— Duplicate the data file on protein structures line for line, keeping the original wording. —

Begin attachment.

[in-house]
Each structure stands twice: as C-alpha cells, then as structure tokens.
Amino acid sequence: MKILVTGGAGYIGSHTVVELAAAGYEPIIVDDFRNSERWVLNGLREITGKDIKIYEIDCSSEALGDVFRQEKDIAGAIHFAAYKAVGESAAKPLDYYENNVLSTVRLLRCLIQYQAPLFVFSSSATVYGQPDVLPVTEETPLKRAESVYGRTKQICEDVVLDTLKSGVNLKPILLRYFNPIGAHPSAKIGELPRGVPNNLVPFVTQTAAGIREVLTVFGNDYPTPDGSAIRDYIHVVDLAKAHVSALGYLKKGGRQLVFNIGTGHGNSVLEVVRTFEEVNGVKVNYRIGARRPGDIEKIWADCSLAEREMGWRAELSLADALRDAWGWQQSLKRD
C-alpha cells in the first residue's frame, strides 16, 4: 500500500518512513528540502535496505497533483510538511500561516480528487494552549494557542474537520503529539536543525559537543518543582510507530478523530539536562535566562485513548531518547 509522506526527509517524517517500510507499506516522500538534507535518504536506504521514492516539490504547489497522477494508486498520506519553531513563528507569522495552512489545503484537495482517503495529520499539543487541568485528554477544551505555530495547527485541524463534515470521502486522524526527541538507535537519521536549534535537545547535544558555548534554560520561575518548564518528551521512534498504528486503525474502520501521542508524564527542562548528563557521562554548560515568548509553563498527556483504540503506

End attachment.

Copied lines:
[in-house]
Each structure stands twice: as C-alpha cells, then as structure tokens.
Amino acid sequence: MKILVTGGAGYIGSHTVVELAAAGYEPIIVDDFRNSERWVLNGLREITGKDIKIYEIDCSSEALGDVFRQEKDIAGAIHFAAYKAVGESAAKPLDYYENNVLSTVRLLRCLIQYQAPLFVFSSSATVYGQPDVLPVTEETPLKRAESVYGRTKQICEDVVLDTLKSGVNLKPILLRYFNPIGAHPSAKIGELPRGVPNNLVPFVTQTAAGIREVLTVFGNDYPTPDGSAIRDYIHVVDLAKAHVSALGYLKKGGRQLVFNIGTGHGNSVLEVVRTFEEVNGVKVNYRIGARRPGDIEKIWADCSLAEREMGWRAELSLADALRDAWGWQQSLKRD
C-alpha cells in the first residue's frame, strides 16, 4: 500500500518512513528540502535496505497533483510538511500561516480528487494552549494557542474537520503529539536543525559537543518543582510507530478523530539536562535566562485513548531518547 509522506526527509517524517517500510507499506516522500538534507535518504536506504521514492516539490504547489497522477494508486498520506519553531513563528507569522495552512489545503484537495482517503495529520499539543487541568485528554477544551505555530495547527485541524463534515470521502486522524526527541538507535537519521536549534535537545547535544558555548534554560520561575518548564518528551521512534498504528486503525474502520501521542508524564527542562548528563557521562554548560515568548509553563498527556483504540503506